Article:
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Artist: Mark Sultan

Album: $

Label: Last Gang

Review date: May. 26, 2010

Mark Sultan has been bashing out garage for years, usually under aliases, and most widely known for the one-man-band BBQ and in the twinned one-man-band of King Kahn & BBQ Show. He’s the one that provides the smooth to King Kahn’s bluster.

His voice is clear and expressive in a genre where it’s hardly needed. He showed it off best on his first solo album, Sultanic Verses. That very retro set of songs was dosed with contemporary paranoia and shaky production, like the zombified corpse of Buddy Holly had shown up to report his impressions of 2007 — eerily polite and skeptical of the modern world.

Sultan’s hardly the only one to get sparks from the friction between sweet melodies and woozy amps. But he doesn’t really sound like anyone else. Those who mine early rock ‘n’ roll don’t generally go to Frankie Lymon or Dion when they’re looking for melodies that have an aura of innocence. That doo-wop feel was a big part of early rock and roll, but reads as too innocent. It was replayed in Grease and Sha Na Na and the first wave of 1950s nostalgia, making it out of date two times over. And it’s hard style to sing; those guys, like Sultan, had light and high voices, yet could really belt.

Sultan’s second album, $, puts a lot more wooziness in his sound. A bunch of the songs pass the four-minute mark, and he uses the time to sink into strange grooves. "Icicles" stacks wailing guitar on a shamble, like an arena rock solo, though it’s so roughly knocked out, it’s hard to read it as anything but DIY. When the vocals come in, they’re the sort of tripping sing-along that the Pretty Things would blow their minds to. Nothing innocent there, even ironically.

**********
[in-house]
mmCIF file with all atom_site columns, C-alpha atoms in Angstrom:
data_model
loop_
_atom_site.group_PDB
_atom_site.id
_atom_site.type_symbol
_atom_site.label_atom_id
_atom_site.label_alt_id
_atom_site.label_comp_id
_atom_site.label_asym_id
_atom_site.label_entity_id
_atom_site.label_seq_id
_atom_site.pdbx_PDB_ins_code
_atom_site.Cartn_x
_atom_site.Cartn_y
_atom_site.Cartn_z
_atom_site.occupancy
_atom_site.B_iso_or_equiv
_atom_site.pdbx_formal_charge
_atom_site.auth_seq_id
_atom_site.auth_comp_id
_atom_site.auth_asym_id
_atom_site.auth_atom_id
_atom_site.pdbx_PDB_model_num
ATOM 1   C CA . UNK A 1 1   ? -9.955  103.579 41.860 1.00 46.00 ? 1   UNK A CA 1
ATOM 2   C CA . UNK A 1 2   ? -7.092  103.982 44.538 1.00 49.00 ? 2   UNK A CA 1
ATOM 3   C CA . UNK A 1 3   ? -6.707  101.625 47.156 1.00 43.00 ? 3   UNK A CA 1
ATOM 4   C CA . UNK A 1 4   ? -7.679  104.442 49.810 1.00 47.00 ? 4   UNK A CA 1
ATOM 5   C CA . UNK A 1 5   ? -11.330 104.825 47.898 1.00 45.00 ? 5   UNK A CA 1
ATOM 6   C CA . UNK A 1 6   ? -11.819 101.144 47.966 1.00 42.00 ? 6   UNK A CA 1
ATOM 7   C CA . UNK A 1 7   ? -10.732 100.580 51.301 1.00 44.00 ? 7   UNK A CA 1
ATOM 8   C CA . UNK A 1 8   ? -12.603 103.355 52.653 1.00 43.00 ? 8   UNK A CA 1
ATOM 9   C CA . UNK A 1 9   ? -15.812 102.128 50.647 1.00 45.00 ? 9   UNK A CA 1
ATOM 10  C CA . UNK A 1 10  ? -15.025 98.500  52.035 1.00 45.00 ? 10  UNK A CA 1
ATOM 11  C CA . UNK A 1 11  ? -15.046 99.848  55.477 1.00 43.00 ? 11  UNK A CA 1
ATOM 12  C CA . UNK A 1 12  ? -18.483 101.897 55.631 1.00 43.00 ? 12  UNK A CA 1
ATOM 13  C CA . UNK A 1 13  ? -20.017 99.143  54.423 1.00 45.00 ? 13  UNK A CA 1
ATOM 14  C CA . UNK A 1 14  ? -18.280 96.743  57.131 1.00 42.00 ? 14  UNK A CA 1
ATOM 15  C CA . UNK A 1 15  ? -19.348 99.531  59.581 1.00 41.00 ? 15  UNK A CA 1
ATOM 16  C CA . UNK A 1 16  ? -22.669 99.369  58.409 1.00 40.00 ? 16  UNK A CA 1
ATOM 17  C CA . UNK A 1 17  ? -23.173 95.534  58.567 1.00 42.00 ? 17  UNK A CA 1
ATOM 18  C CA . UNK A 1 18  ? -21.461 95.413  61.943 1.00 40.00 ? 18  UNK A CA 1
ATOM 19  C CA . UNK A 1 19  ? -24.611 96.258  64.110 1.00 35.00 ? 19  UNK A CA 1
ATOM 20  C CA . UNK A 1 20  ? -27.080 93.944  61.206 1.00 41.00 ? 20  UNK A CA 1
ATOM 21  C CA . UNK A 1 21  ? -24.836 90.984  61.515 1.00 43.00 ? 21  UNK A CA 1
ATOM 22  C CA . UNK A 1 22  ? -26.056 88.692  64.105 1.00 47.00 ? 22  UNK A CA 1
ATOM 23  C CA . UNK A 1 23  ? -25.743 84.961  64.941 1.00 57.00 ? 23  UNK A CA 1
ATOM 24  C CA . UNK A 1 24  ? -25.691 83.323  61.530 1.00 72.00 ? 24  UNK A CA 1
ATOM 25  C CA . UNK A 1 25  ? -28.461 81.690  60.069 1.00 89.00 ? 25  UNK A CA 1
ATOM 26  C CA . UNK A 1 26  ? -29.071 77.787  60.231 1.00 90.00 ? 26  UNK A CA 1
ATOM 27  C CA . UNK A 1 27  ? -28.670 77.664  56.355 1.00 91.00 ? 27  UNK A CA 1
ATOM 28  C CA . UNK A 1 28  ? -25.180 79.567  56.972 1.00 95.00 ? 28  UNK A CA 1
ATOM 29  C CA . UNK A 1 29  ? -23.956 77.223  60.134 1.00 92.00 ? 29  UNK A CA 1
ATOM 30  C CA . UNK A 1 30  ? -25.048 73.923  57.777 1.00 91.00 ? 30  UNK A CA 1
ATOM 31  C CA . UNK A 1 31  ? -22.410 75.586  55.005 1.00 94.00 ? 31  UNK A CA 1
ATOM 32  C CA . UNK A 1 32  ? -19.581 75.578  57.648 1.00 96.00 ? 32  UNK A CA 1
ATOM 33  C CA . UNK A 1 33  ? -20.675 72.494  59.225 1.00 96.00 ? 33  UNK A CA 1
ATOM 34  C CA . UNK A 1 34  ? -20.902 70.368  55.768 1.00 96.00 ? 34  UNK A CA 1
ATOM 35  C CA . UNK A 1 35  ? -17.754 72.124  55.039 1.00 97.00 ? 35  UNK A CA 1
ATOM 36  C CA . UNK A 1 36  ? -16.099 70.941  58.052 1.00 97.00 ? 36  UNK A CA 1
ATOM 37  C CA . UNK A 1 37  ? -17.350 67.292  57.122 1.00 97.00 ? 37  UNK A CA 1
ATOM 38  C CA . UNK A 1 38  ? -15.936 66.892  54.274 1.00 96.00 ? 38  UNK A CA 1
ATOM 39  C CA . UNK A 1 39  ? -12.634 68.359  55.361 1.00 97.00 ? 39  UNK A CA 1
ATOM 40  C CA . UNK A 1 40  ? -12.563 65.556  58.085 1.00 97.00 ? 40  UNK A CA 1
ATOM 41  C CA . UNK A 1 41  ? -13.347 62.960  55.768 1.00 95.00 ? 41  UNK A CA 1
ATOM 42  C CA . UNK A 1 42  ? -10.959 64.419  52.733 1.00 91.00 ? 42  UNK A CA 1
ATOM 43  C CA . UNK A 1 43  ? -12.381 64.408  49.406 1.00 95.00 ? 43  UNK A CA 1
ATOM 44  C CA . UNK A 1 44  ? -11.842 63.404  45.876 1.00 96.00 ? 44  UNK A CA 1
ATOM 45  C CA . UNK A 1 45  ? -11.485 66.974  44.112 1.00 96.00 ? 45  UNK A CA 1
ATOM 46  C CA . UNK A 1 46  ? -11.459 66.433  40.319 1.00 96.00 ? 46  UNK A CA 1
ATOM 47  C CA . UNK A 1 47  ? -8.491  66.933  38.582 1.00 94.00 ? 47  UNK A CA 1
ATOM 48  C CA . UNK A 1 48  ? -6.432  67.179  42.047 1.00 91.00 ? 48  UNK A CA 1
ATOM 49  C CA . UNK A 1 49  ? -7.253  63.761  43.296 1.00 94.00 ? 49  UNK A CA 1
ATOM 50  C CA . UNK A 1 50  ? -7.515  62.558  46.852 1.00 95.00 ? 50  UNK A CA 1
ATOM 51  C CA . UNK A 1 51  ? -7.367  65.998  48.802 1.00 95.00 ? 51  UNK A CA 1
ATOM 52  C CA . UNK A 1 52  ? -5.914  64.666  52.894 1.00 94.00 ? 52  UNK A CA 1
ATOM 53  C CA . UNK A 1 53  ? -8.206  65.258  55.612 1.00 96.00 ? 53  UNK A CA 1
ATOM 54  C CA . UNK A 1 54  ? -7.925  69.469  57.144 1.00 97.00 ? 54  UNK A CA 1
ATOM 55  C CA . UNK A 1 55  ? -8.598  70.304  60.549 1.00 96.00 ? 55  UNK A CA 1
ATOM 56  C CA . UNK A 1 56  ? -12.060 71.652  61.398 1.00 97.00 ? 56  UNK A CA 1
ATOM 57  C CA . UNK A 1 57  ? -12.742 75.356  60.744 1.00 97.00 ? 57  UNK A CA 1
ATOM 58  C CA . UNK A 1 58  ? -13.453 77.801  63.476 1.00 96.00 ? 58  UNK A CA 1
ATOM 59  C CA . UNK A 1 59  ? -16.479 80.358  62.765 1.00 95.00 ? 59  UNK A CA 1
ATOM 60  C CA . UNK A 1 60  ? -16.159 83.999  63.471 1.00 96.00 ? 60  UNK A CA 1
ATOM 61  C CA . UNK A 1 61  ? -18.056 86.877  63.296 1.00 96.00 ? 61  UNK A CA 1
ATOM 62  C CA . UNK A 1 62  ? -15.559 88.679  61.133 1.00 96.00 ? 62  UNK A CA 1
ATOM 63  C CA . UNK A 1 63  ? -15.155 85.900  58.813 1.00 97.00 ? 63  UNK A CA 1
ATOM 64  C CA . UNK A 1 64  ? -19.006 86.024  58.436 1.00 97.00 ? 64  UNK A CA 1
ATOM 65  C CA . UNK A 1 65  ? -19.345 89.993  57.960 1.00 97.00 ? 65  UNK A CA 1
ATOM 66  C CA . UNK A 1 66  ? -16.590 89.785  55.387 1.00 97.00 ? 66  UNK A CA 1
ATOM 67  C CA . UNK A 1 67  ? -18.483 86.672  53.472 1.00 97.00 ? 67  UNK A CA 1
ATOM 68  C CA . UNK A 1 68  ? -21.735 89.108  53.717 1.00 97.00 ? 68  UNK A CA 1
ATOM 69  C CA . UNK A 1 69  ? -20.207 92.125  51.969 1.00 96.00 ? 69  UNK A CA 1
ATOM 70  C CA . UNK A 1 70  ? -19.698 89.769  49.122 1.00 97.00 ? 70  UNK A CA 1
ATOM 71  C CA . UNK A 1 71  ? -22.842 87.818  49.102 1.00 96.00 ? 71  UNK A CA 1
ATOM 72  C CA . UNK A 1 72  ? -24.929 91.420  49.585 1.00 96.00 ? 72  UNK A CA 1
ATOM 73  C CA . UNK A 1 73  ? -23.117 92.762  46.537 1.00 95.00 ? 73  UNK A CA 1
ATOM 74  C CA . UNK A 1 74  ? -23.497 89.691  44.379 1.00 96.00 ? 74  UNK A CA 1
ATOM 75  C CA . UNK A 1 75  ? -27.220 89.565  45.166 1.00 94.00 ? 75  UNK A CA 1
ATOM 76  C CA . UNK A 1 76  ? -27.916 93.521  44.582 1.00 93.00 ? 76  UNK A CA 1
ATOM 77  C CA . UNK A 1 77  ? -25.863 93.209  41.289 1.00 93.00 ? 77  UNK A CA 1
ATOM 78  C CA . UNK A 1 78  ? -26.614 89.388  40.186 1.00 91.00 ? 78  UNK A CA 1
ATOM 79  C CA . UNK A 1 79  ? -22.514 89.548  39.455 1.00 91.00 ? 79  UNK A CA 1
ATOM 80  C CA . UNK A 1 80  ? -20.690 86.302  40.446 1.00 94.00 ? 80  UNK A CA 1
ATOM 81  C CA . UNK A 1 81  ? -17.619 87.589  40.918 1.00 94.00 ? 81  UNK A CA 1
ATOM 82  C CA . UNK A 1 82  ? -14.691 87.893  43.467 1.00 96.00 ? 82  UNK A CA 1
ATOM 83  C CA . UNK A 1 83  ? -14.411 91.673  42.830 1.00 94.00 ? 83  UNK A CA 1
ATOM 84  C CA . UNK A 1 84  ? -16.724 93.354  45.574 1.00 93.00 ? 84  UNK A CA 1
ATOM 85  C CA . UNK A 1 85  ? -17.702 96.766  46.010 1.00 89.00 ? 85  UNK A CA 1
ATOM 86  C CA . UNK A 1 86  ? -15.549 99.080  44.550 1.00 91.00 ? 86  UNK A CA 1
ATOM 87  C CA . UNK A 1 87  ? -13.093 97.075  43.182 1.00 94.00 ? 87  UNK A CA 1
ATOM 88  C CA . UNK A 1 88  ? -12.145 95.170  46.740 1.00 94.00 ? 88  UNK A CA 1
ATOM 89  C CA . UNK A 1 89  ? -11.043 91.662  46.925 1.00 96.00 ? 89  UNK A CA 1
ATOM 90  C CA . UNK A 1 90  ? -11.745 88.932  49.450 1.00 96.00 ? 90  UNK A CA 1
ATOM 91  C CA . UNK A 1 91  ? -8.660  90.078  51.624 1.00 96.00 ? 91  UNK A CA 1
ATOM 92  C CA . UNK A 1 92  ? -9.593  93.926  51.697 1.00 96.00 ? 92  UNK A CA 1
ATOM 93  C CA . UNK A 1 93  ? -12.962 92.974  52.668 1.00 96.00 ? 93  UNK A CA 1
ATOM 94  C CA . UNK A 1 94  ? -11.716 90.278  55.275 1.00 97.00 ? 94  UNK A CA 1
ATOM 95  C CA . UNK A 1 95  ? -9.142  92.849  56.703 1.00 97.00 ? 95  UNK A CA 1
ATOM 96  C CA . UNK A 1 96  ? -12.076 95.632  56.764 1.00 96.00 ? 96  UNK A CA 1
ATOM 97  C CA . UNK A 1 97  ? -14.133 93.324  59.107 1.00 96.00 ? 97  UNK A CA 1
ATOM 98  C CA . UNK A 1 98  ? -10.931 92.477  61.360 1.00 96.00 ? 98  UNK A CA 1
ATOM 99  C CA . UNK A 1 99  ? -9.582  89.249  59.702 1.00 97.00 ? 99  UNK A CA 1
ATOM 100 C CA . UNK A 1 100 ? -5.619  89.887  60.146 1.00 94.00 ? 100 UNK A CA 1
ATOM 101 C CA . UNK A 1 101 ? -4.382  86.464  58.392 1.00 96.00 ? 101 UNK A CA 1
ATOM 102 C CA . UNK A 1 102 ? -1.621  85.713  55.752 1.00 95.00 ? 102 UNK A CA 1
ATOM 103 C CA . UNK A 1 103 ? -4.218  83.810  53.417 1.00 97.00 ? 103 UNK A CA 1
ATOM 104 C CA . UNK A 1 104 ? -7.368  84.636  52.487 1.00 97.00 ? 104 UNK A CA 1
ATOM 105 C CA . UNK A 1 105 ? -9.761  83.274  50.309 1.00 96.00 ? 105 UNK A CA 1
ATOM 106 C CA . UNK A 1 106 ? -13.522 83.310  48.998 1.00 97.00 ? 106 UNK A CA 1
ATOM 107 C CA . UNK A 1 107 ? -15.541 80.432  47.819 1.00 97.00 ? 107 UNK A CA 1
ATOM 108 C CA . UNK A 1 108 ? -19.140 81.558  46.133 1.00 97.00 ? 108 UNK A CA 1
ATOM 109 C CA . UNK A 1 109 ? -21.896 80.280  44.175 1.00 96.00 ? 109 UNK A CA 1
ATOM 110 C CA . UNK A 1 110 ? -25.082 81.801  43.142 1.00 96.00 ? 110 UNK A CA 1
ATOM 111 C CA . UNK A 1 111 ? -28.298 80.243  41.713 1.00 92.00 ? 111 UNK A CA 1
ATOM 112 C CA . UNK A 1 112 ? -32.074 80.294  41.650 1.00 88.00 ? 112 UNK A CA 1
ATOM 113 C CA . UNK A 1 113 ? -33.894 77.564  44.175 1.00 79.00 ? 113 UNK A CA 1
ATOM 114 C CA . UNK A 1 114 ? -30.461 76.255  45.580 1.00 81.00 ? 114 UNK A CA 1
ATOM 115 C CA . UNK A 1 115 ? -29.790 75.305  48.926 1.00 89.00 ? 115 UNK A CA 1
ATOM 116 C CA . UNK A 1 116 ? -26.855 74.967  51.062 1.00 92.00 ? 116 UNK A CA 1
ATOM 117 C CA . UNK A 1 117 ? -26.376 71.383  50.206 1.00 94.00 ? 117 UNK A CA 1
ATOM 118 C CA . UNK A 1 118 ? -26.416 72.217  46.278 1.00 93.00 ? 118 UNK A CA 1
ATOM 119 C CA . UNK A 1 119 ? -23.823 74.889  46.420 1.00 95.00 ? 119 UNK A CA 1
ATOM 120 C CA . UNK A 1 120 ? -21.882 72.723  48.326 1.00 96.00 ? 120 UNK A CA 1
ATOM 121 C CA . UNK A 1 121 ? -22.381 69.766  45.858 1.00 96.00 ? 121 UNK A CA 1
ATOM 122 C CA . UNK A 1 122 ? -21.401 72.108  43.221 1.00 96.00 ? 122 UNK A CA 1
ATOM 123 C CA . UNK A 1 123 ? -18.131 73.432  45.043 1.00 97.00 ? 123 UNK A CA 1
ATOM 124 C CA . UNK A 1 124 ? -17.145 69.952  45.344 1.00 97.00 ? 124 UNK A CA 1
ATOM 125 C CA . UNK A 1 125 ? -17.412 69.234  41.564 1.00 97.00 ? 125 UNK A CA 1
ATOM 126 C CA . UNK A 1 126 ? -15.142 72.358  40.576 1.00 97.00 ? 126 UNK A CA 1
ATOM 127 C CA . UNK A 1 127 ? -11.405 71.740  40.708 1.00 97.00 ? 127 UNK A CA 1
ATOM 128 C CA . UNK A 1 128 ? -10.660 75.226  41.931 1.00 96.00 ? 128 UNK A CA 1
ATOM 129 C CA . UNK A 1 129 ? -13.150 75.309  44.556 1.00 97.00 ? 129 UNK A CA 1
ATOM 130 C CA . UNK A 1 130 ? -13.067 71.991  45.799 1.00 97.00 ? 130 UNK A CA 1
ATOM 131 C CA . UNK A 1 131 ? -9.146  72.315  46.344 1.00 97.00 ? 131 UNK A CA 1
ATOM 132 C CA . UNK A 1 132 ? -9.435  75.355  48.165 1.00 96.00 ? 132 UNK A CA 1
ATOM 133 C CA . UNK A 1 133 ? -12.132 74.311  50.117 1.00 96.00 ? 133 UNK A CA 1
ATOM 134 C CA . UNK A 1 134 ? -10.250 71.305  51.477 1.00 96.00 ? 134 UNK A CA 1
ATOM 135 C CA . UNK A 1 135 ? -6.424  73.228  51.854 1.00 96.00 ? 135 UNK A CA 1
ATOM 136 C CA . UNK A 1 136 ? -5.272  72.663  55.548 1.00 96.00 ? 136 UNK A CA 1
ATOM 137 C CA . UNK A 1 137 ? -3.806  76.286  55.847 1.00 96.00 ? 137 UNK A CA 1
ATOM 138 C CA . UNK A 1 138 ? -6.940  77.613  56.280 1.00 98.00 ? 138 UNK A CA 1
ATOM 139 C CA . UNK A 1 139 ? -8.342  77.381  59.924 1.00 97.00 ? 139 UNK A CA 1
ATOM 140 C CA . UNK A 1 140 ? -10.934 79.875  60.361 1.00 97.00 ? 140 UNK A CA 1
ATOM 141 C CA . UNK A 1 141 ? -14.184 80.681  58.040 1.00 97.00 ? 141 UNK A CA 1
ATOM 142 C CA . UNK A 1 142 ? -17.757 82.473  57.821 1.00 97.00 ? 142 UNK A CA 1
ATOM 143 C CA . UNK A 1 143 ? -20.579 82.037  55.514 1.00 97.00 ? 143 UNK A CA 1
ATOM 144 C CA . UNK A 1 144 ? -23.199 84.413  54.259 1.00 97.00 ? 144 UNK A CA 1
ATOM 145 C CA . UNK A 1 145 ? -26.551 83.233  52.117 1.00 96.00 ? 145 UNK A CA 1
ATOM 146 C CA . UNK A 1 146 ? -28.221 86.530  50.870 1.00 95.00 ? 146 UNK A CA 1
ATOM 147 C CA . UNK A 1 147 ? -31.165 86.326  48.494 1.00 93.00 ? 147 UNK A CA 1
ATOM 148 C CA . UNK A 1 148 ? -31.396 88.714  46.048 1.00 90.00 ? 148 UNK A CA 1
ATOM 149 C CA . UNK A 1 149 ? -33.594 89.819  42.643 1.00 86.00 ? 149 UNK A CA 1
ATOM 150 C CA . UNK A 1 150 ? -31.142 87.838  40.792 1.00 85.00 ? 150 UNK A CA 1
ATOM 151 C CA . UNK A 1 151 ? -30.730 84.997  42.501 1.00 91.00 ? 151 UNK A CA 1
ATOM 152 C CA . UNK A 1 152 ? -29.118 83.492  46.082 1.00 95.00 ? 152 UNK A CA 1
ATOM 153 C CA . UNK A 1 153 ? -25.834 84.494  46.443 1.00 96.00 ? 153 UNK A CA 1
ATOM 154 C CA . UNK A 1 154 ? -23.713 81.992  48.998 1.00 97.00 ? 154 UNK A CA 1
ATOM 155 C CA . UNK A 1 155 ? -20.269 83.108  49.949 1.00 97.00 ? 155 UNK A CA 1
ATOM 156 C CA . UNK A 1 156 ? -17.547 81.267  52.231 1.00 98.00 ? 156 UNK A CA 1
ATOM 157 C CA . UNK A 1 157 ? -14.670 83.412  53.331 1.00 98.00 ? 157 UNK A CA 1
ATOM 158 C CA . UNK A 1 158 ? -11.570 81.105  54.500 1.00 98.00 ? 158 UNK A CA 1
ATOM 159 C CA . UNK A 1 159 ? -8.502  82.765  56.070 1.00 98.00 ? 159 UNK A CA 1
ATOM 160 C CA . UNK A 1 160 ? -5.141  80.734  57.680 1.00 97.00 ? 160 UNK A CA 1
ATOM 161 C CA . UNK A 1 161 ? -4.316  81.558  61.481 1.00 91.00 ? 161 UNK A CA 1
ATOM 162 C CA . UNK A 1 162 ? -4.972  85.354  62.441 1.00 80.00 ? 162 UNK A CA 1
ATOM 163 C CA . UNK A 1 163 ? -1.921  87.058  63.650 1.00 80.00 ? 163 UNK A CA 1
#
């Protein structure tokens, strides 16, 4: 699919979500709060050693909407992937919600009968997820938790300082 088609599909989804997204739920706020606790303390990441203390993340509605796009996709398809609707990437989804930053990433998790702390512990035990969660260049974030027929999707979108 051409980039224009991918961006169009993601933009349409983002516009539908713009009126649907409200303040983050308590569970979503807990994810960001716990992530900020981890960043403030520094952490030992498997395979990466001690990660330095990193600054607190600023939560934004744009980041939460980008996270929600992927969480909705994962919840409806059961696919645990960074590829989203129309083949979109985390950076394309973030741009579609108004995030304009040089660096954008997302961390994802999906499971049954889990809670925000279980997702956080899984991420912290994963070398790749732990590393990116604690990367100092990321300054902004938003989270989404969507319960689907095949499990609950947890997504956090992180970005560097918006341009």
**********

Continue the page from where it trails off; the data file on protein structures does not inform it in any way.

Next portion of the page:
For "I Am the End," his doo-wop talents are cozier with a slow-dance sway — slow enough to be a dirge. It floats on top of electronic oscillations and is torn in the middle by a blast of noise. On the other hand, normal instruments play through the middle of the song, and the lyric is well worn couplets for a doubtful lover. But that title, finishing off each verse, makes it seem like the noise is the heart of the song, that it’s more a dirge than slow dance, more despair than longing.

The thing about Sultan is that melodies come more naturally than the chaos. It’s like he’s got to force the clumsiness into songs to get the grit he wants. "Status" is a tight little jab at social networking, and it hops so happily, he’s got to derail the thing on purpose to make his point.

It’s obvious where $ could be a lot tighter. And it’s just as obvious that Sultan doesn’t want that. He’s motivated by the tidy emotions of old songs, but refuses to serve them to us. Maybe it’s a consequence of making so many records — he’s fighting against his own skills. Now that’s a problem a lot of artist would love to have.

By Ben Donnelly

Other Reviews of Mark Sultan

The Sultanic Verses


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